Flavored or compound butters are easy to make and give you a simple and incredibly tasty way to complement and customise your steaks.
Flavored butters are better known in culinary terms as compound butters. It’s a fancy name for something that is so very easy to produce, but you really can’t underestimate their power. There are classic combinations like a simple parsley butter that you may have seen in most steakhouses in the 80s, and even a garlic-laced butter than is spread on baguette to make garlic bread. Classics are fine and all, but I think it’s way more exciting to come up with more creative combinations.
One of my pet hates with briskets and steaks are people who try to overpower or mask the flavor with injections or heavy rubs. A beautiful piece of beef is a glorious thing indeed, and the natural flavor of a premium piece of meat should be celebrated, not overwhelmed.
Particularly when you’re working with beautiful quality steak, the idea is to showcase the natural glory of the beef, but still add an interesting element of flavor. Compound butters provided the perfect answer! Much like a bernaise, horseradish or mustard sauce, you can add as much or little of the butter as you like, and the flavor serves to enhance the beef. I think we can also all agree, that adding butter to anything is always a great idea.
And while all these butter flavors to work great with steak, you may find yourself adding the butters to popcorn, bread, baked potatoes, fish and just about anything else that could use some salty melty goodness. The most important thing you need to know: use salted butter, add a little extra salt, too, and use the best quality butter you can get; it does taste noticeably better.
Here are the flavors I came up with that are specifically designed to match with steak. To make compound butters, simply place a stick of butter in a bowl and to come to room temp until it’s extremely soft, then add in your extra ingredients (detailed below) and roll up tight in some cling film, twisting the ends to re-form into a tube shape, and place back in the fridge to re-solidify. These will last you at least a week or two in the fridge, unless you eat them all first…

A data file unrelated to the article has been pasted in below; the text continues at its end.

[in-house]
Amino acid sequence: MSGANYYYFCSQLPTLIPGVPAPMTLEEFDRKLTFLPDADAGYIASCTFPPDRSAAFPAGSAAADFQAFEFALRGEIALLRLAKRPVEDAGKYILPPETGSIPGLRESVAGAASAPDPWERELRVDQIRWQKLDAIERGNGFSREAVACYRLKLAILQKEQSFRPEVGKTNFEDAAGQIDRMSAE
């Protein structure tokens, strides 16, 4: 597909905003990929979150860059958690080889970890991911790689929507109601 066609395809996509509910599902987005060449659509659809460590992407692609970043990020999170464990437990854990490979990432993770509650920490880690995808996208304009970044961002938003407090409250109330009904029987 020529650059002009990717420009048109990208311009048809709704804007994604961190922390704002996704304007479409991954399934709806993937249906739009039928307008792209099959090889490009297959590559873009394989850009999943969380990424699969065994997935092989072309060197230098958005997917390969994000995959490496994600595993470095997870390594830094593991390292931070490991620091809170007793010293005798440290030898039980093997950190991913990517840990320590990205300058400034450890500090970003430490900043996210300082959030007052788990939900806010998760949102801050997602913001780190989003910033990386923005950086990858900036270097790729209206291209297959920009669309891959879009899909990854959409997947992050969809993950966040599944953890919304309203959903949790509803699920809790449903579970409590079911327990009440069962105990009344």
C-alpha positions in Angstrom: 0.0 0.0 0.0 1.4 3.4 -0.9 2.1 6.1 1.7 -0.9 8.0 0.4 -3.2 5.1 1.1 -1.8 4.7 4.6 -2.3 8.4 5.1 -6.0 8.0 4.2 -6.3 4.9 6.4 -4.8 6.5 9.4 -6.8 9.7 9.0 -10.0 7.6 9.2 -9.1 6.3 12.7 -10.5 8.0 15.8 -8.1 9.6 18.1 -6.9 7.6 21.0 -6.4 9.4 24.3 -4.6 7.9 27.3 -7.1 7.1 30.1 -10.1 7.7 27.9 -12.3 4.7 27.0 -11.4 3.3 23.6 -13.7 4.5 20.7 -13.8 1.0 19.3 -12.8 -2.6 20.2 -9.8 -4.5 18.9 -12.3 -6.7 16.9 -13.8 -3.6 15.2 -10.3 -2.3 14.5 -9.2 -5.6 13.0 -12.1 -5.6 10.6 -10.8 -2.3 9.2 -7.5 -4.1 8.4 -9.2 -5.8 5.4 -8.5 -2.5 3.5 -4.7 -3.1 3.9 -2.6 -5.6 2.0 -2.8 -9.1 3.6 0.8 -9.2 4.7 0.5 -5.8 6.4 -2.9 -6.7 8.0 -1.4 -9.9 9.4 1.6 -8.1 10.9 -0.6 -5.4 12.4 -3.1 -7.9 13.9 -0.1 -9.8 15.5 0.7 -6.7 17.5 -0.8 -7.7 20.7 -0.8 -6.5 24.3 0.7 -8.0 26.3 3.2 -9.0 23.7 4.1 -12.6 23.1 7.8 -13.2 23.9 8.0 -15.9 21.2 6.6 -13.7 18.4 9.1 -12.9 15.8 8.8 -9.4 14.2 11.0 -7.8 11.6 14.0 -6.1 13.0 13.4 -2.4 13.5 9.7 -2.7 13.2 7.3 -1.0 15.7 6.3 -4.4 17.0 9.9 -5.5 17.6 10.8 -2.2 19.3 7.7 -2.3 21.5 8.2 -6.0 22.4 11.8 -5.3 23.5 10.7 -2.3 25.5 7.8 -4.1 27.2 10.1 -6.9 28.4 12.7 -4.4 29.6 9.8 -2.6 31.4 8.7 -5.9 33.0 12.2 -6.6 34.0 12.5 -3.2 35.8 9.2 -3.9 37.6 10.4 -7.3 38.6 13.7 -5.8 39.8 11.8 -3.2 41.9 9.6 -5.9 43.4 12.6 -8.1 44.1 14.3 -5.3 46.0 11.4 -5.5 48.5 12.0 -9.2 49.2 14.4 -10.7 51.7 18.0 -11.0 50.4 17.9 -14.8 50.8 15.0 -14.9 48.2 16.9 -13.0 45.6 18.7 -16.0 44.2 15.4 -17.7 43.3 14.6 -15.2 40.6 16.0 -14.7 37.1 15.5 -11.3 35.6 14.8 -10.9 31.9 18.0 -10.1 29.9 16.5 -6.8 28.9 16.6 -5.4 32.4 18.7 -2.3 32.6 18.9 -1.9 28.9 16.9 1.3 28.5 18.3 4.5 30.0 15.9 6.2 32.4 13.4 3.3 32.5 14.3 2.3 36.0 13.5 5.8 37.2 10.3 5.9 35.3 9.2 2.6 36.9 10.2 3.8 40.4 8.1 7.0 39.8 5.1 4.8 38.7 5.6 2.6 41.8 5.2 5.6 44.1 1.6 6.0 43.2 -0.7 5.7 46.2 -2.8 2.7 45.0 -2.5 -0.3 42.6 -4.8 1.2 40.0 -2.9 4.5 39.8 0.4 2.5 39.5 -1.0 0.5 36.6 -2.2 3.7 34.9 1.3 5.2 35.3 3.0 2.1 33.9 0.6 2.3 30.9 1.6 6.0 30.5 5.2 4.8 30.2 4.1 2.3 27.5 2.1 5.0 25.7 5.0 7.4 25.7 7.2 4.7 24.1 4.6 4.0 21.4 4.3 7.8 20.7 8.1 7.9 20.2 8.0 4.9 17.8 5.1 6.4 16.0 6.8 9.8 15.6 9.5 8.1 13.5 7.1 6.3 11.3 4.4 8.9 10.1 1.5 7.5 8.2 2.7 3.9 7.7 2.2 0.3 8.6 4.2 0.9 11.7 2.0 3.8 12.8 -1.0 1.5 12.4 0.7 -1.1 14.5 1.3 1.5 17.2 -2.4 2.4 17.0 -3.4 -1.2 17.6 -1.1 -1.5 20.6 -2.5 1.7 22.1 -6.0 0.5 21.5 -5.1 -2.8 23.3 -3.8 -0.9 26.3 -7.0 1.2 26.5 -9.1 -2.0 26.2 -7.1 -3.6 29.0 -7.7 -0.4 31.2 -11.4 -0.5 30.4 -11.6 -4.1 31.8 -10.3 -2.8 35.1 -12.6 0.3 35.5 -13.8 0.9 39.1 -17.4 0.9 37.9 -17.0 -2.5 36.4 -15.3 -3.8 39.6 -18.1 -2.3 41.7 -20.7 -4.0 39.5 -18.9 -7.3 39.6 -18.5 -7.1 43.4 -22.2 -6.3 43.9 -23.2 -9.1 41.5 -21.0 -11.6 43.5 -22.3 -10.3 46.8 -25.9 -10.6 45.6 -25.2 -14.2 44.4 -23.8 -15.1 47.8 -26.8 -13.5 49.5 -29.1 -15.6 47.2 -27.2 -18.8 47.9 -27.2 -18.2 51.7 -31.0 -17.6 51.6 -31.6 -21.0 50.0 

Smoked Garlic & Thyme Butter
While I usually like to remain impartial, I must admit this flavor may have been my favorite. Chop the top of a whole head of garlic, leaving the skin on, and wrap it in a boat of foil, leaving the top exposed. Place into a smoker for 45-60 minutes until garlic is soft, then squeeze the cloves out of the skins straight into the butter. Add in 2 chopped tablespoons of Thyme and mix to combine. If you don’t have a smoker, you can fine mince and brown the garlic in a small skillet with some olive oil for a similar result.
Black Pepper and Mushroom Butter
This cimbo is a take on some of the more classic flavors found in traditional steakhouse sauces. It uses dried shitake mushrooms, which have a particularly ‘umami’ flavor, and stay nice and soft when rehydrated. Place 8-10 dried shitakes in a bowl of hot water to reconstitute and soften, about 10-15 minutes. Drain from water, chop finely and add to butter, along with 1 tablespoon of black pepper. You can use a combo of fine and coarse pepper for a great texture difference.
Spicy Mustard Butter
For those who like it hot… The parsley helps freshen and brighten this butter, which has a real kick. Add two teaspoon of dijon, Creole or seeded mustard to the butter, and a 1/4 tsp of Cayenne pepper, plus 2 tablespoons of finely chopped parsley. If you’re worried about the heat, just add a little Cayenne at a time and taste as you go.
Bloody Mary Butter
It may sound weird, but I thought of this flavor when I started by thinking of alternatives to horseradish cream, which is a classic condiment for steak. Just add in 2-4 chopped sundried tomatoes, 2 teaspoons of horseradish and a good sprinkle of celery salt and mix well with the butter.
Charred Scallion Butter
I adore this butter, too. Something about the ones with charred flavors and anything from the allium family just works so well. It’s also the only butter that has a single ingredient addition to create the finished product. In a heavy based pan or cast iron skillet, with a small amount of spray oil, cook the scallions (minus the white roots) over low-medium heat until they have completely softened, and begun to take on some serious color. You’ll even begin to see the very tips char and turn black – don’t worry, this is supposed to happen! Once they’ve cooled, chop them finely and add to softened butter.
Ancho and Lime Butter
Bright and fresh with a definite Southwest flavor, add 1 teaspoon of earthy Ancho chile and the zest of a bright green medium lime to softened butter. If you prefer, you can substitute the Ancho with Chipotle powder for a smokier finish. The magical part about this butter is that it is equally amazing on corn – double duty!